Wildfires have been regularly ravaging California since 2017, including the countryside that hundreds of wineries call home. It’s putting livelihoods, businesses, and an entire industry at risk. For a more detailed look and some personal perspectives, read this New York Times article on the subject, for which I provided background information. The devastation is ongoing, the impact of these fires will be felt in the region for years, including on the insurance front. Hit with significant losses from claims, many insurers who once provided coverage for California wineries have exited the space, deeming the locations uninsurable. In 2020 alone, 4.3M acres burned within the state, including five of the six largest wildfires in state history, resulting in projected losses of $7B - $13B.
Location, Location, Location
It is important to note that wineries affected by the fires are still able to obtain certain types of insurance not related to their property: general & liquor liability, business auto, and umbrella coverage. However, for some, property insurance has become increasingly difficult to secure.
Underwriters and reinsurers, seeing the recent, seemingly unrelenting trends, are concerned that providing property insurance to wineries located in potential high wildfire areas are at higher risk of fire damage that will lead to huge claims. Underwriters are not taking these high-risk chances anymore as these locations are unsuitable for the standard marketplace.
Before considering property coverage, insurers will map a location and conduct a risk assessment that factors in slope, proximity to brush, nearby fuel, historical wildfire activity, etc. If they determine the risk score is higher than a maximum level allowed, standard carriers will not consider offering coverage. This is far stricter than a few years ago, and as the wildfire trend spreads, more locations will see their risk score increase.
At least half a dozen insurers that got hit hard by wildfire-related claims exited the space in recent years, leaving only a few carriers actively providing coverage to wineries in the state. These carriers walk in lockstep, setting similar standards and denying coverage to the same wineries for the same reasons, with very few exceptions.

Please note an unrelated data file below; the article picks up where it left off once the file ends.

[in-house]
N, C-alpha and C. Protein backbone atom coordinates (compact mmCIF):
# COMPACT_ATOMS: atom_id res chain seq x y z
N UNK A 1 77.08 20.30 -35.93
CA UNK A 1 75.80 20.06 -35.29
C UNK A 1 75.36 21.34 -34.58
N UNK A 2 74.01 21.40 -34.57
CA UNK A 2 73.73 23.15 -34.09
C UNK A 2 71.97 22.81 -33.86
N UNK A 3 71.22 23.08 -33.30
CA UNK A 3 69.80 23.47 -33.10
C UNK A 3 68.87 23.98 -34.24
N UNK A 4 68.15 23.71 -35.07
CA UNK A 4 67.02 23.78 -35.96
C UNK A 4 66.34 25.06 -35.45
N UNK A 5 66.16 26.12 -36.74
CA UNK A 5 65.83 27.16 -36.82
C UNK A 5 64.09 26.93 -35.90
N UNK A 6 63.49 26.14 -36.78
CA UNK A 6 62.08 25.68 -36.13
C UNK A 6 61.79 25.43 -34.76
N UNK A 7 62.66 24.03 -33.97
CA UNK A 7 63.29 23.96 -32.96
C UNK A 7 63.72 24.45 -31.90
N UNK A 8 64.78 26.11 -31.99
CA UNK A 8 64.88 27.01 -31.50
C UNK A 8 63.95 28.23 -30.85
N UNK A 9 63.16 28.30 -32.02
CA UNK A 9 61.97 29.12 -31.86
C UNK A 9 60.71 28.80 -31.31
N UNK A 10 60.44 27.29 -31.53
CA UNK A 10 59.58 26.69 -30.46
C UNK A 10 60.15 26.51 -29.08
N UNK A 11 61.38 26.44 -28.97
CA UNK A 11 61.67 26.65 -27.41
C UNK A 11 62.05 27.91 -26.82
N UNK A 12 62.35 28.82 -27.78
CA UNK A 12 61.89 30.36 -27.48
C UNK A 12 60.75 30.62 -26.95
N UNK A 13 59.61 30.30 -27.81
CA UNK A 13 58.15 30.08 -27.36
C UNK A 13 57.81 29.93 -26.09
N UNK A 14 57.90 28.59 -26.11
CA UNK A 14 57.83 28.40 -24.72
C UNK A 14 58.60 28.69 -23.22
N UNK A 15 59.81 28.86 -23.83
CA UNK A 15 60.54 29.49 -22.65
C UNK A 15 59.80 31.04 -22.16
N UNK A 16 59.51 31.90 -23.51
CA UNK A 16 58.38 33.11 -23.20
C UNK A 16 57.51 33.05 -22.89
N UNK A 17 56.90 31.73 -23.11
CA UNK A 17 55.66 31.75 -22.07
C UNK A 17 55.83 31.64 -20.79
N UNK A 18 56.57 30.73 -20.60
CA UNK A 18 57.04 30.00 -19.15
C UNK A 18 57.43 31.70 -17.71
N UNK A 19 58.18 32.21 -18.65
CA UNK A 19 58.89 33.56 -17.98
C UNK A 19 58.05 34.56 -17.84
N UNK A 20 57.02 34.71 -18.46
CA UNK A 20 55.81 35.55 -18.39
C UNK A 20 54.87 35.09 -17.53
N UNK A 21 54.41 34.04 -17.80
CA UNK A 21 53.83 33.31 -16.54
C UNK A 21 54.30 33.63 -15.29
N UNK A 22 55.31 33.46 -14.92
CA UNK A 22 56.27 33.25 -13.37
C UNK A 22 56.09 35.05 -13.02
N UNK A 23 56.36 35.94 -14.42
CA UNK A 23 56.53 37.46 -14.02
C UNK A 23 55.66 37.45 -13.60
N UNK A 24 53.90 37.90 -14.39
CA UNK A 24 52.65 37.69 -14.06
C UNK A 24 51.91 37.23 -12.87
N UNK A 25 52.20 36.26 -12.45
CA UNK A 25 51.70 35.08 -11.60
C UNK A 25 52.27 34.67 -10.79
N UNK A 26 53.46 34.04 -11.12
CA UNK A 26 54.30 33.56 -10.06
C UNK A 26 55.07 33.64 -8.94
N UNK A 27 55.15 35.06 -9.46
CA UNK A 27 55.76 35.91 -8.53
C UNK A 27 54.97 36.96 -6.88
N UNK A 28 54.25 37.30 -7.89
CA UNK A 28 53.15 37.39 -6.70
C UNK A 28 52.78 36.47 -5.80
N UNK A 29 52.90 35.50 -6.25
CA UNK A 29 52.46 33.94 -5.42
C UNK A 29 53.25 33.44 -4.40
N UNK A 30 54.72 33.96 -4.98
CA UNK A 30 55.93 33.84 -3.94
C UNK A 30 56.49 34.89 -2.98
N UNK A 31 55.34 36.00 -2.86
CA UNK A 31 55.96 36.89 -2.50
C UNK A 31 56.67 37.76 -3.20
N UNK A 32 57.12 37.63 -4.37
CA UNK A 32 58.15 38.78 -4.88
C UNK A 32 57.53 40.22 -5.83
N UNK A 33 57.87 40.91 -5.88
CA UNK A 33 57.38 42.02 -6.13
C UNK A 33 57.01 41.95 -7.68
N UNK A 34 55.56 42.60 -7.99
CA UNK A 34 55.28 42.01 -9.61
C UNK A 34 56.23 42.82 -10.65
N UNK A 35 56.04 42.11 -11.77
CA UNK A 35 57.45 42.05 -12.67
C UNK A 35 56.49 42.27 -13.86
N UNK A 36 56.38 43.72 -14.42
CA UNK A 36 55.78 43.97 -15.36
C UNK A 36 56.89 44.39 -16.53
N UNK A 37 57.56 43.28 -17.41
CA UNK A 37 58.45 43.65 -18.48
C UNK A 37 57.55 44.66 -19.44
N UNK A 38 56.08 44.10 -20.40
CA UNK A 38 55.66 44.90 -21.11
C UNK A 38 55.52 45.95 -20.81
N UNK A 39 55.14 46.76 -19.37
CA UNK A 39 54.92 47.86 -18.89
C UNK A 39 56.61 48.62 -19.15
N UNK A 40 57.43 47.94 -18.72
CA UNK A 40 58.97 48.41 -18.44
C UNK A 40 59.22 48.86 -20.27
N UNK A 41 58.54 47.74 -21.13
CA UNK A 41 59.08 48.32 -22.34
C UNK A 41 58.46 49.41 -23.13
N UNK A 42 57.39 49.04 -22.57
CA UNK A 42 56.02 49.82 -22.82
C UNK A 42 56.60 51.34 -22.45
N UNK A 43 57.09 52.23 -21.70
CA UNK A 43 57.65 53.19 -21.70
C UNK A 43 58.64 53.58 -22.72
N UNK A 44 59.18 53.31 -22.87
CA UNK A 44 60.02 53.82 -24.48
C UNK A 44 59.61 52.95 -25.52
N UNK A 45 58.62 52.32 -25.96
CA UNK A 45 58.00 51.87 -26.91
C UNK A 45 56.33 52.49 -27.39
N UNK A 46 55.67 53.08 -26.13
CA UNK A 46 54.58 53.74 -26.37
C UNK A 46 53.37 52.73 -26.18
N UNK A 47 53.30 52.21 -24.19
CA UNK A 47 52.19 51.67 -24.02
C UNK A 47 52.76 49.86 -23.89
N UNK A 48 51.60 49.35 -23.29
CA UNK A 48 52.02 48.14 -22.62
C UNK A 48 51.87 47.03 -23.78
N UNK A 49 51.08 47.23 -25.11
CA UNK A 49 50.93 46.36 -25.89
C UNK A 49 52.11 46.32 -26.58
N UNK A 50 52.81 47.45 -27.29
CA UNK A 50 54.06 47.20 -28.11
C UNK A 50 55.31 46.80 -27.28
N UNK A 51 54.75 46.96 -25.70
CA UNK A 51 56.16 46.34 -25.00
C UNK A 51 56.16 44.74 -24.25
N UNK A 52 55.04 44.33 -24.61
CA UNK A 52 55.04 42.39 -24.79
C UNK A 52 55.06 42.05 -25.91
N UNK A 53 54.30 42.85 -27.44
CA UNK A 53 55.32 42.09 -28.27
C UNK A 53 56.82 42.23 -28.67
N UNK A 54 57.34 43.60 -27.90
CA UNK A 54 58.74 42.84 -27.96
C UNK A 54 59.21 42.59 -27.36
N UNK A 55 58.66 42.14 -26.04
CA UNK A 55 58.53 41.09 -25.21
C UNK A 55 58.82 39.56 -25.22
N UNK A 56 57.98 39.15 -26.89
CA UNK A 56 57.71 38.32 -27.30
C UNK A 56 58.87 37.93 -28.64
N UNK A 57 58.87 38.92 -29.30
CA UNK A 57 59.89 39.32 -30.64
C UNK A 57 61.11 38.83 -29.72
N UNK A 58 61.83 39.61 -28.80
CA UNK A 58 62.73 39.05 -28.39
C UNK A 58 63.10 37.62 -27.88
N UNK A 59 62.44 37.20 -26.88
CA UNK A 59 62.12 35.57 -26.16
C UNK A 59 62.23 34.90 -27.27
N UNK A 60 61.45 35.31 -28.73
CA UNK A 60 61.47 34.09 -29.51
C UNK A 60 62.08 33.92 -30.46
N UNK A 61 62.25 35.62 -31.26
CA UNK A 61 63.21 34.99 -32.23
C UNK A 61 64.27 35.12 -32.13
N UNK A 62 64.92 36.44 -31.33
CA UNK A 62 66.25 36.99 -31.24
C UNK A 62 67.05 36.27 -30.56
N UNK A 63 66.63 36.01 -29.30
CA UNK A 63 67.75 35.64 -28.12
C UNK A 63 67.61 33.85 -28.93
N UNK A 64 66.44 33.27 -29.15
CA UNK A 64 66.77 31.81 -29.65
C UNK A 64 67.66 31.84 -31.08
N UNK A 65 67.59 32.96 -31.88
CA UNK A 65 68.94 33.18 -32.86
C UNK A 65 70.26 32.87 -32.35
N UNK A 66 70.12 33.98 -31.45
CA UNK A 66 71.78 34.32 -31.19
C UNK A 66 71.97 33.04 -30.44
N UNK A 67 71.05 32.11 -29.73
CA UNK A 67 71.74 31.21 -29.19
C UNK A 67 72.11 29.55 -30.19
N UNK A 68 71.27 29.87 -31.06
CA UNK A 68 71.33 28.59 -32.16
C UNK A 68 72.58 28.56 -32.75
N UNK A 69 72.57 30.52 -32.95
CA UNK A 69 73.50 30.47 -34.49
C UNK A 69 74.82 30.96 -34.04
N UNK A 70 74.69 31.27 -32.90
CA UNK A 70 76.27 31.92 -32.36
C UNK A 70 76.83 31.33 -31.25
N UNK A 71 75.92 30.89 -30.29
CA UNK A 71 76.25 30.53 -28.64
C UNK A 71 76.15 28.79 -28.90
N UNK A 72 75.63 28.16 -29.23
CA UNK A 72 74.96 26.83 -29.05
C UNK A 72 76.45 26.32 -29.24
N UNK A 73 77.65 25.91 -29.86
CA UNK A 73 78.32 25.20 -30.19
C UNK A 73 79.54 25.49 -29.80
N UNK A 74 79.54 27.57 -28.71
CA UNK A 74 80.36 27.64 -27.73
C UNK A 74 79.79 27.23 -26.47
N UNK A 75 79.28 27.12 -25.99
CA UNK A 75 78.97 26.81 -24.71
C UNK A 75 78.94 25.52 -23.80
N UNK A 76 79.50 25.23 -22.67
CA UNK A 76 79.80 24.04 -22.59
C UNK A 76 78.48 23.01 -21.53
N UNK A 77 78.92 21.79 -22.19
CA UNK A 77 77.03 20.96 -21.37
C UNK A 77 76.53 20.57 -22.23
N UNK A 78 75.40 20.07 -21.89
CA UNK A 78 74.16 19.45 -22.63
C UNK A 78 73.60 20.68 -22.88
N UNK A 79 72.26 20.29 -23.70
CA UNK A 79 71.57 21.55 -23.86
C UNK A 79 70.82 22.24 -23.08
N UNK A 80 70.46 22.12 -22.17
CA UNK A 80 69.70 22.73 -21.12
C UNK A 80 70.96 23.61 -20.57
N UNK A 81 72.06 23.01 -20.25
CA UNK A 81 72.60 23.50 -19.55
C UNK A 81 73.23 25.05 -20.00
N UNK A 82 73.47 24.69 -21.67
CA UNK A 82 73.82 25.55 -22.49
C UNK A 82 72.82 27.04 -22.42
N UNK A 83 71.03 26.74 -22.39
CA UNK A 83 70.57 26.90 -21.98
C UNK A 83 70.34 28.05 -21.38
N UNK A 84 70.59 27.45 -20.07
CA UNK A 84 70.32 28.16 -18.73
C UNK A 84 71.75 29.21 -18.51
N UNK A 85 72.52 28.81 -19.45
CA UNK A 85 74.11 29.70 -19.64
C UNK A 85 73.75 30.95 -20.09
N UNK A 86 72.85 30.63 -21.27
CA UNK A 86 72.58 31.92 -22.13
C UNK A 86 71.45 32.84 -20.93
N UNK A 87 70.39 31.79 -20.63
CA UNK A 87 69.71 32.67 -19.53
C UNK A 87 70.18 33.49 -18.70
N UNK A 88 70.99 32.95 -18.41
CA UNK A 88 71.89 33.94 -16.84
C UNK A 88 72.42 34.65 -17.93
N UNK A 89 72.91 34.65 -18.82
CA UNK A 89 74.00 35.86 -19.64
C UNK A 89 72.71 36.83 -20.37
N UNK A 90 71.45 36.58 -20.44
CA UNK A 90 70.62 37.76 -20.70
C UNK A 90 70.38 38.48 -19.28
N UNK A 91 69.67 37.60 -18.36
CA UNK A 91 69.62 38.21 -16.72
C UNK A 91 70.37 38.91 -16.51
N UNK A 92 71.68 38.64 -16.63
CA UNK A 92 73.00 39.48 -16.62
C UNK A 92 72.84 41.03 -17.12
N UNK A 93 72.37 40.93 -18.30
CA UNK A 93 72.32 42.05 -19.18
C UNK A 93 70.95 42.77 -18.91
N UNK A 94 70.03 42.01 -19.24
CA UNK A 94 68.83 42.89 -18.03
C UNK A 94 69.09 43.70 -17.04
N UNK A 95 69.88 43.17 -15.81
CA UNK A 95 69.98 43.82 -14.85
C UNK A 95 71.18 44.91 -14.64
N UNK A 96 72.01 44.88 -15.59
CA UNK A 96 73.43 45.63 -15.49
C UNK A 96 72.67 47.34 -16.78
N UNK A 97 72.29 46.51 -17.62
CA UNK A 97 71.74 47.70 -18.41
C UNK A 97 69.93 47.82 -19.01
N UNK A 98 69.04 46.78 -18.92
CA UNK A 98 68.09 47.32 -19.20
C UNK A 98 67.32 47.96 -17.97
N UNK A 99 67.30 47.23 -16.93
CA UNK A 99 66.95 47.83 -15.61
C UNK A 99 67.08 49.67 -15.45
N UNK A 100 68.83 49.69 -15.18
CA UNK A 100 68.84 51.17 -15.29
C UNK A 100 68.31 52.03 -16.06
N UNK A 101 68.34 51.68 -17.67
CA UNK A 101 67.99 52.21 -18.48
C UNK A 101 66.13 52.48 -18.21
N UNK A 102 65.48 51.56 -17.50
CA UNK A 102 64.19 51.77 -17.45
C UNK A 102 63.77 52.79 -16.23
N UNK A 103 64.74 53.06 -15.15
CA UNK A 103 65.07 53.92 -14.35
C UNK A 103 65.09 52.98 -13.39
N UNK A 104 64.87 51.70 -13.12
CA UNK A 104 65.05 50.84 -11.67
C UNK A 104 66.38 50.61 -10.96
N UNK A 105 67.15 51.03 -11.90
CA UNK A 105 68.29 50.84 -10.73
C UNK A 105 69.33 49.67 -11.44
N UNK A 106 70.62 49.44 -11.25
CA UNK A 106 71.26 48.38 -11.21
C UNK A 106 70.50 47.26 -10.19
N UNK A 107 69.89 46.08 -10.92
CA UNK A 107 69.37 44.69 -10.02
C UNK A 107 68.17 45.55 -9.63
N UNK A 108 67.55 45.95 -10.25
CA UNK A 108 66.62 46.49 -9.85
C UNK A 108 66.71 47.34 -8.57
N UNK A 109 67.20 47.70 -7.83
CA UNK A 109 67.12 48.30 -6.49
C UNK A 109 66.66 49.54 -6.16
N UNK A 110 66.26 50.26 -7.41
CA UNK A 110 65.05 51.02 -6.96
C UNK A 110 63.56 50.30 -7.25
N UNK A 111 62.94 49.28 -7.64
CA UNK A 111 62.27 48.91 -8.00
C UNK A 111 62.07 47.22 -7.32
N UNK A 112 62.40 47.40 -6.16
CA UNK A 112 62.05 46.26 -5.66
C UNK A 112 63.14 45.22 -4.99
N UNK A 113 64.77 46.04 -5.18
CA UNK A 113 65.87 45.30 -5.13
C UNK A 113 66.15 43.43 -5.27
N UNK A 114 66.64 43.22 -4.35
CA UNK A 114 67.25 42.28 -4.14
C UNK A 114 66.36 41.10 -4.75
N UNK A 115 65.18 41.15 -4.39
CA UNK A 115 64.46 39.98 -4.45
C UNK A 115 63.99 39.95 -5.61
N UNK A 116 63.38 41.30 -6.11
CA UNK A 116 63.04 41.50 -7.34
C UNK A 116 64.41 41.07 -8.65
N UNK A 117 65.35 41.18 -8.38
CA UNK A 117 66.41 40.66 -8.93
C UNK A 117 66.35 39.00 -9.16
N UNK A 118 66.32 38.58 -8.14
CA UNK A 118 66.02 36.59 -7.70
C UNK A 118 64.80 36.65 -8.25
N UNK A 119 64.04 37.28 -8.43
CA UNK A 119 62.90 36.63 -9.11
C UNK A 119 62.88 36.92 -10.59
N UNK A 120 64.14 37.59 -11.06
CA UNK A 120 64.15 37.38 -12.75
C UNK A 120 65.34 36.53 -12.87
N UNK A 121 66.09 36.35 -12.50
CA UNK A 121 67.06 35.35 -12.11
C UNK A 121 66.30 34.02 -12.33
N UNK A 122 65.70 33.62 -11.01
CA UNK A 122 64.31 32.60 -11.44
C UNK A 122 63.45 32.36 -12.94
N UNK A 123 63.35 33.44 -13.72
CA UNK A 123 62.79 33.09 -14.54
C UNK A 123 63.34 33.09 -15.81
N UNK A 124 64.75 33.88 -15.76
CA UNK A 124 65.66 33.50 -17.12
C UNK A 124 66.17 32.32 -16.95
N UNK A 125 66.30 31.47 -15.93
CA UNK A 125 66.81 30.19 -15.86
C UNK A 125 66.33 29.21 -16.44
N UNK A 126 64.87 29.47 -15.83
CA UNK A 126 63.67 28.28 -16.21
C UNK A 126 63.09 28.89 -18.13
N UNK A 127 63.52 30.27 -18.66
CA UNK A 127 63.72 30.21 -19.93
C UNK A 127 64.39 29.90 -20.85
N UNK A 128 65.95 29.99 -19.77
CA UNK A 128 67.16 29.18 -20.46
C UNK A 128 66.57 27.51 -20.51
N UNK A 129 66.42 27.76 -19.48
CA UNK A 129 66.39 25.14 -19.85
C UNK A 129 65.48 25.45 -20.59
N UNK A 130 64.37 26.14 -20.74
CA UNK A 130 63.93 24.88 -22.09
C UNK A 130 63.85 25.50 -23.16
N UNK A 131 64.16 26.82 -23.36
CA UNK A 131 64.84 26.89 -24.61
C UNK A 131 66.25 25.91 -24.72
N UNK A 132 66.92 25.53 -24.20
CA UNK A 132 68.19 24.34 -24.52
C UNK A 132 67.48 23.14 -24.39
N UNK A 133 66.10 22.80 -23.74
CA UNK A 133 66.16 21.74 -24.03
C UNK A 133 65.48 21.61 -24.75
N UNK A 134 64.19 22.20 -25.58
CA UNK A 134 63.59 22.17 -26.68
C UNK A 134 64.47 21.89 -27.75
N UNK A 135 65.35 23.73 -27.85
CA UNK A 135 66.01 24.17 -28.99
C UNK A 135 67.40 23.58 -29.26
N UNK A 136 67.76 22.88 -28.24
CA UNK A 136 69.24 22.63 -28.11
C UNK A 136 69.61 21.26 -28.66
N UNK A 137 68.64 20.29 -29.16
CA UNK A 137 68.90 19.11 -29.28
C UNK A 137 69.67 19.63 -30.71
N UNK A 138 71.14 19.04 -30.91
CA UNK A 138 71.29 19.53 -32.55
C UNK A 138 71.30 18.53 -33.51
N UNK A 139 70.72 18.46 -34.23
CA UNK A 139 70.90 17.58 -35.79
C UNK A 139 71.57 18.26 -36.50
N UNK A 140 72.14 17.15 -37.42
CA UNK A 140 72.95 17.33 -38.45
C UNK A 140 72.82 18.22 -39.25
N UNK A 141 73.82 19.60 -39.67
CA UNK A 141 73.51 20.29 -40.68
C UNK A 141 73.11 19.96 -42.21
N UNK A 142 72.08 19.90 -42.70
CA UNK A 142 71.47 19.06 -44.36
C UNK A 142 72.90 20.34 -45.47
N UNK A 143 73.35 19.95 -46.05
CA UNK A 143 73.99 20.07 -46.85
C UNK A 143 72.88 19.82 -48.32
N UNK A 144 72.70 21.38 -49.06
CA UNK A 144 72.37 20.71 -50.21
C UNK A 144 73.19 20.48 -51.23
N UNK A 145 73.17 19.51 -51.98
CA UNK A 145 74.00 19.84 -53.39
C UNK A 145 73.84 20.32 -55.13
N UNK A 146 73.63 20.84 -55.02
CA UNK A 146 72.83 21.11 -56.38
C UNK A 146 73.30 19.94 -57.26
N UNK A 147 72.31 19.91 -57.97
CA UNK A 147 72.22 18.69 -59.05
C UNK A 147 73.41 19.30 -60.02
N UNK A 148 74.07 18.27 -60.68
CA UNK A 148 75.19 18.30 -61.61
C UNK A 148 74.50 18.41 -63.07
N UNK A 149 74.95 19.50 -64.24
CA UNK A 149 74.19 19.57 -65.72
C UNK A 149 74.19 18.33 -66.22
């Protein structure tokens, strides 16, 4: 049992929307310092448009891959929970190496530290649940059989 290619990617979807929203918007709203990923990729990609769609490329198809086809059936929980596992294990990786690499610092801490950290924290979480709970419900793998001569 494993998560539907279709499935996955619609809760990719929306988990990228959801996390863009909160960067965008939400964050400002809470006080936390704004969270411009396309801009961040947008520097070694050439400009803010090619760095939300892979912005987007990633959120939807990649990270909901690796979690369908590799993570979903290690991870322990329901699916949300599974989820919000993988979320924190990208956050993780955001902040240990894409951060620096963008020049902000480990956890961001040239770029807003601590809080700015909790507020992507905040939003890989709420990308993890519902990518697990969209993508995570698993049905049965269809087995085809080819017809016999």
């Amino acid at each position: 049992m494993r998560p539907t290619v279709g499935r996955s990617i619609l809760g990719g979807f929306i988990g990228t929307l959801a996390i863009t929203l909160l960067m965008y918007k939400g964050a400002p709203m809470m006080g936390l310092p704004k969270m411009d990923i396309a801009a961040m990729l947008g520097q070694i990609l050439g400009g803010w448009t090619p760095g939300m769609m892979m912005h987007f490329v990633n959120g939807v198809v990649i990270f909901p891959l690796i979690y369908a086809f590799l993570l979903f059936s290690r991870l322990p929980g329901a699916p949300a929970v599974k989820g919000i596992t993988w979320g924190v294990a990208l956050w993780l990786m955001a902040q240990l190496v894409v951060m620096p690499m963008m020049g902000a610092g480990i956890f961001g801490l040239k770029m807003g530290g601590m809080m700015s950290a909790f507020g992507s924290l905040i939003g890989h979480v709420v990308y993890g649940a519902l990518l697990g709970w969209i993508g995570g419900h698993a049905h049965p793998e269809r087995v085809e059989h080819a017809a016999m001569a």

If and when wildfires become less of a hazard, underwriters will tally the premium dollars they are leaving on the table by staying out of the winery space and possibly consider ways to get back in the market, but only time will tell when that will happen. In the meantime, premiums for property insurance, if it can be obtained, have risen significantly for most California wineries while hundreds of others have received non-renewal notices.
Limited Options Remain
There is no silver bullet or clear solution for the wineries left without fire insurance, but there are some possible coverage options available:
FAIR Plan: The California FAIR plan is a shared risk pool established to provide basic fire insurance coverage for high-risk properties that standard carriers will not underwrite. For many winery businesses, this last resort form of coverage will not be enough because the plan only covers up to $3M for buildings and $1.5M for contents per location;
Fire Mitigation Techniques: There are steps winery owners can take to protect their respective properties and minimize damage in the event of a fire. We recommend that high-risk wineries explore and execute all applicable techniques, while recognizing that for some business owners, the investment of clearing brush on their own property is costly.
Federal Crop Insurance: The USDA provides crop insurance to those whose grapes are unusable due to smoke taint. They will reimburse vineyard owners for the tainted grapes based on loss of yield. However, if a vineyard is destroyed by a fire, crop insurance does not cover the cost to replant the vineyard.
The Glass Fire of one year ago is estimated to result in $2.3B damage in the Napa-Sonoma corridor. 20 wineries were completely destroyed by this wildfire, but at the time, all had insurance and were able to recover and stay in business, for now. After the destruction, they, along with others in the region, faced non-renewals of their insurance policies. Wineries not destroyed by fires last year but close enough to the devastation to be deemed uninsurable in 2021 may not be able to survive if a wildfire strikes in the same area again. Without insurance, recovery and rebuilding efforts will have to be paid out of the wineries’ pockets, the cost of which could put most wineries out of business. The situation is serious and is trending worse as the impact of drought continues.
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The contents of this article are for general informational purposes only and Risk Strategies Company makes no representation or warranty of any kind, express or implied, regarding the accuracy or completeness of any information contained herein. Any recommendations contained herein are intended to provide insight based on currently available information for consideration and should be vetted against applicable legal and business needs before application to a specific client.